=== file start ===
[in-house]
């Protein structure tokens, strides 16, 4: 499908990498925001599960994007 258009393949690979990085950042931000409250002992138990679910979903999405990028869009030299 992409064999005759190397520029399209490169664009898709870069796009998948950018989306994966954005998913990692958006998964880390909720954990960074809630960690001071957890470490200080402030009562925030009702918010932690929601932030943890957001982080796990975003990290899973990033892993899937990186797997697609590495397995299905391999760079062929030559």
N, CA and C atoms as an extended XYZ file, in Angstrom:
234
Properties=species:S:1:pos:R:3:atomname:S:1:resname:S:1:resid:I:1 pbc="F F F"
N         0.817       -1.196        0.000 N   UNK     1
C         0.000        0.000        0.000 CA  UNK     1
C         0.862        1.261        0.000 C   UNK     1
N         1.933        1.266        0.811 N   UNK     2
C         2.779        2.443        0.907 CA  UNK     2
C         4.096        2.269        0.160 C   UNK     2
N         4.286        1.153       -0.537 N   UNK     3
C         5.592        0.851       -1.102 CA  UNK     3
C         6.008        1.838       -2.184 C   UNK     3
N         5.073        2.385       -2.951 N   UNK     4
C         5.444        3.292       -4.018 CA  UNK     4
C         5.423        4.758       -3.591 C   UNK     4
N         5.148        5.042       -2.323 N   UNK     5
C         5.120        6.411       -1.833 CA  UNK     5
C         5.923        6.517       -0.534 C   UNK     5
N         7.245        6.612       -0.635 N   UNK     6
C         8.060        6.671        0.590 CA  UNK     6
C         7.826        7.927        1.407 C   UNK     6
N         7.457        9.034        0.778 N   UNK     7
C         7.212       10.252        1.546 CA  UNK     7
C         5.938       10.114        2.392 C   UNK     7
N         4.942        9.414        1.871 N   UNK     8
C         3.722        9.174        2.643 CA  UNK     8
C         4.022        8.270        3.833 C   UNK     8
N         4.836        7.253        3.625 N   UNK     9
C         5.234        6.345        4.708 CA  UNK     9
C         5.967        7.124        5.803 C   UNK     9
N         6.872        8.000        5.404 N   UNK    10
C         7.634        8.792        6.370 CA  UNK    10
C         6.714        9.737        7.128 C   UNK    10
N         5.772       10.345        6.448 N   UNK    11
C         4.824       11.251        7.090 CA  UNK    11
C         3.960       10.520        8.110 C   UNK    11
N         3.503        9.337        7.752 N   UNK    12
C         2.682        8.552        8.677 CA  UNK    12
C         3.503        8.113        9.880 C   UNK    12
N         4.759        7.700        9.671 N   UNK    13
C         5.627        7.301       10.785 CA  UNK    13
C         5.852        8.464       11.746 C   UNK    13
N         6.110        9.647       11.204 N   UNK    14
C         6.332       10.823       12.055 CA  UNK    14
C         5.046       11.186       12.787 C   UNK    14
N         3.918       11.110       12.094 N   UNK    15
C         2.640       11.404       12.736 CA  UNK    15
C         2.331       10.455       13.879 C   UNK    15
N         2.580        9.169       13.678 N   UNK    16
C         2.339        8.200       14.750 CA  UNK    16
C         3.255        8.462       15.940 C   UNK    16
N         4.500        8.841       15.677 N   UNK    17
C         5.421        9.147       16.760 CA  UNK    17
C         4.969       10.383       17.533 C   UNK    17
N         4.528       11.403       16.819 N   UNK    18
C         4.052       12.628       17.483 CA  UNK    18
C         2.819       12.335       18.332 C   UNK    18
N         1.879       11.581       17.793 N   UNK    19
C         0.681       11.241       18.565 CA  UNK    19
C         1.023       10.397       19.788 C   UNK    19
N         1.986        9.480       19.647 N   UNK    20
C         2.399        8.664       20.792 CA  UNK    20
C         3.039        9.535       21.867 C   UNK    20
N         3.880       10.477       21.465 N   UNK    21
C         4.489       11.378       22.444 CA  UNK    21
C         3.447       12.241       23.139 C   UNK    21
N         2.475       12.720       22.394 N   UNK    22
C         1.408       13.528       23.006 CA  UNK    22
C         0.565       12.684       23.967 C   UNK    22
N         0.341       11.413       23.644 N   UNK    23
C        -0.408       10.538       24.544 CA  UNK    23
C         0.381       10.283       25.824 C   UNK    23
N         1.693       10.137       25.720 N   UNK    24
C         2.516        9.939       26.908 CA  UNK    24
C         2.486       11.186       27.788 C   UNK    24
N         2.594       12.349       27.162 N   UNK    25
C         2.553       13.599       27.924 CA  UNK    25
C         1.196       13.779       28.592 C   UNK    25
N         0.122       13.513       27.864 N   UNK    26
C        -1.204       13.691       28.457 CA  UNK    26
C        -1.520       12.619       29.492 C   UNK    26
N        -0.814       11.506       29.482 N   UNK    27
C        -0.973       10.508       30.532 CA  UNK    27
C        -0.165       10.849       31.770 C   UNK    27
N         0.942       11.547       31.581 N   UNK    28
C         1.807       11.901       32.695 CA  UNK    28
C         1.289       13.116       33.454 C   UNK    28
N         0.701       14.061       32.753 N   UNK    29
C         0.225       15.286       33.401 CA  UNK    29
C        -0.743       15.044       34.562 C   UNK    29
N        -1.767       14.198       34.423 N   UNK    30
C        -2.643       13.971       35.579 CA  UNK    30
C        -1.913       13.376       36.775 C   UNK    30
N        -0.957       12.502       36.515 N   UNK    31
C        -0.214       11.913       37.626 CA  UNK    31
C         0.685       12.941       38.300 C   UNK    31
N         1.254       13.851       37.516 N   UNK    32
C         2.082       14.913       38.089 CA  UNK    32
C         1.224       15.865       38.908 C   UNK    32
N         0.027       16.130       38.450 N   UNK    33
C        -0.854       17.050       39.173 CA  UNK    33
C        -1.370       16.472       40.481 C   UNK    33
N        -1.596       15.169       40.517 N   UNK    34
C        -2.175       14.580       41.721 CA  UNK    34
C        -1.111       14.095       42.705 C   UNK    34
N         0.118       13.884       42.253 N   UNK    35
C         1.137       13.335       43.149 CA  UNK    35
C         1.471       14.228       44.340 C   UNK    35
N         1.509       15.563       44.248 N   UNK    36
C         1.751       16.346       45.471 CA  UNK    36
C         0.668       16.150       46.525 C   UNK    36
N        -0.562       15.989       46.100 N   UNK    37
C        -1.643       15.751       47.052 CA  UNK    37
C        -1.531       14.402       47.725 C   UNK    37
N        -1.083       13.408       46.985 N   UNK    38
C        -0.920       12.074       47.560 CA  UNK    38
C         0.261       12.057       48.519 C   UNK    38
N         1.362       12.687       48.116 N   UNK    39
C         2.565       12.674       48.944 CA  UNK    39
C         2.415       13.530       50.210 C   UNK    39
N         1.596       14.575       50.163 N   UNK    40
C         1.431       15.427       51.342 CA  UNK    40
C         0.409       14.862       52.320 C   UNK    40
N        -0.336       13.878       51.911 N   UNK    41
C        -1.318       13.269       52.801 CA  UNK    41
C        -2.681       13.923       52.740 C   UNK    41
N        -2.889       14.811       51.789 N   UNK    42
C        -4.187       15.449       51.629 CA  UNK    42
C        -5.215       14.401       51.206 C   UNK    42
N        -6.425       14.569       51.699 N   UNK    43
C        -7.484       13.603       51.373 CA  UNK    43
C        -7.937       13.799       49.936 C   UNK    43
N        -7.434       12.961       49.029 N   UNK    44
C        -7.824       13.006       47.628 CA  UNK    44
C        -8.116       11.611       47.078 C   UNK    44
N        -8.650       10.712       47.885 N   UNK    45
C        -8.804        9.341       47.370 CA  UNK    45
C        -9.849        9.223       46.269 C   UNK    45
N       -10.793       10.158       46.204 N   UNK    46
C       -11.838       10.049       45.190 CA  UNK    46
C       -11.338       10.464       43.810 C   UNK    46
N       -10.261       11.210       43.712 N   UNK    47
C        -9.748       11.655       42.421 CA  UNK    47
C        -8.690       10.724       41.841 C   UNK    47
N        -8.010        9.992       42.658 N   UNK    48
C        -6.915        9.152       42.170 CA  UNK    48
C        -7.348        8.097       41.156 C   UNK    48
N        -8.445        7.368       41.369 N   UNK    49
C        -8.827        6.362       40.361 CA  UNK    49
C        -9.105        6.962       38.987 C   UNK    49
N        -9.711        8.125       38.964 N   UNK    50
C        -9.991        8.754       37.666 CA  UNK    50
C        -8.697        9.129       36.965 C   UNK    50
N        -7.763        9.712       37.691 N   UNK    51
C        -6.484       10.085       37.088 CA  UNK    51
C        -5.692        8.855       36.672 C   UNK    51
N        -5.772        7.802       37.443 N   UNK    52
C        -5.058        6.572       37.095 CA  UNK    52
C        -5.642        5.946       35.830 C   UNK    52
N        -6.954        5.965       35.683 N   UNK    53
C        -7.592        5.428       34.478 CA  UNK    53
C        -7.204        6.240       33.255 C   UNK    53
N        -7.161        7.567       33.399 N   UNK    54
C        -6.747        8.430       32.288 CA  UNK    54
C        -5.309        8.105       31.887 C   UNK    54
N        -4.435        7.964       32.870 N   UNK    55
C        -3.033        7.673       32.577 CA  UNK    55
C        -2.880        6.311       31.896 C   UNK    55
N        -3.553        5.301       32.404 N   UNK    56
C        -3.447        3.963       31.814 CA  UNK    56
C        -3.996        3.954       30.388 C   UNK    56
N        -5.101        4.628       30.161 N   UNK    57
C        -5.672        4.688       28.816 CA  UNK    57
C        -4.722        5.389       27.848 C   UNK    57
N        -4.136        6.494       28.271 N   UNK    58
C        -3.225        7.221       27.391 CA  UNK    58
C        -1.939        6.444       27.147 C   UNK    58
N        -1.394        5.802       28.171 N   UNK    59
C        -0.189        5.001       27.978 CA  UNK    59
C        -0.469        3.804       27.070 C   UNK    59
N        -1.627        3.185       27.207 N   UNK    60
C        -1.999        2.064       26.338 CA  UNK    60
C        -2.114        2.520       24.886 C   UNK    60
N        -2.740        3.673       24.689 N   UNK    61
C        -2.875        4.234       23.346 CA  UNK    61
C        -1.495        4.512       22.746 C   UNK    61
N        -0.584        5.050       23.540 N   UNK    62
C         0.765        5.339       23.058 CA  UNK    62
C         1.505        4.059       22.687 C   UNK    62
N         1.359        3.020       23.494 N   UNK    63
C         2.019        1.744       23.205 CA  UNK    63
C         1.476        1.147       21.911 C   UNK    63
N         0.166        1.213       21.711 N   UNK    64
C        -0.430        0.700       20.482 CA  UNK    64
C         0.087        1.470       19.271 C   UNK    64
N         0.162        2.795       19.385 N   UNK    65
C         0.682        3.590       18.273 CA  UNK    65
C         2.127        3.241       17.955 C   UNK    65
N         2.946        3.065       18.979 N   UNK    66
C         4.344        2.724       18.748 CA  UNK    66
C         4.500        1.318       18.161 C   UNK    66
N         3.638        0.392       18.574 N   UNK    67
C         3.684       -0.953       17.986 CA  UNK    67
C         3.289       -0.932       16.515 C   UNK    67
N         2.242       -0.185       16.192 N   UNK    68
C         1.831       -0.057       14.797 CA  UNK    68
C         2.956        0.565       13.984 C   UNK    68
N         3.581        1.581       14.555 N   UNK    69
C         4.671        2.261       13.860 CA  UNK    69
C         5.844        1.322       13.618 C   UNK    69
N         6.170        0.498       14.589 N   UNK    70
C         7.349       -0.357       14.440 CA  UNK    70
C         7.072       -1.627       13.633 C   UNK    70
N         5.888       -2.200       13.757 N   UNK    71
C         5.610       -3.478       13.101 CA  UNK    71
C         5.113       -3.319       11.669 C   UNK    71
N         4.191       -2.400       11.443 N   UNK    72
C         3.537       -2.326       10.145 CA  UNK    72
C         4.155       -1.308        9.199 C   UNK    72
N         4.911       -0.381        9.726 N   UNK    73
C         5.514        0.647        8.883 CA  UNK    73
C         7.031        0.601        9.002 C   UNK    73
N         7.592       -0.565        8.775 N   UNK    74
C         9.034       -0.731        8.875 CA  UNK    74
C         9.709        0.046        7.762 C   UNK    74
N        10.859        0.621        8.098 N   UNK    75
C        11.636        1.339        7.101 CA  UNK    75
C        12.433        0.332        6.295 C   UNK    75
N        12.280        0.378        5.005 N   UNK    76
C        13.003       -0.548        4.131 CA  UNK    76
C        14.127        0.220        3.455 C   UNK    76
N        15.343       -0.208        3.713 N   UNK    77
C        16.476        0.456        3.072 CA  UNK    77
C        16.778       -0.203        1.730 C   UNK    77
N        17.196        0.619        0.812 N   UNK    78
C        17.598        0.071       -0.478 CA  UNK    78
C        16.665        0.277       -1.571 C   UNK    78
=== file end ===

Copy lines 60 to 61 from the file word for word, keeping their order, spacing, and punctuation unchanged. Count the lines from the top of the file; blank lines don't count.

N         1.879       11.581       17.793 N   UNK    19
C         0.681       11.241       18.565 CA  UNK    19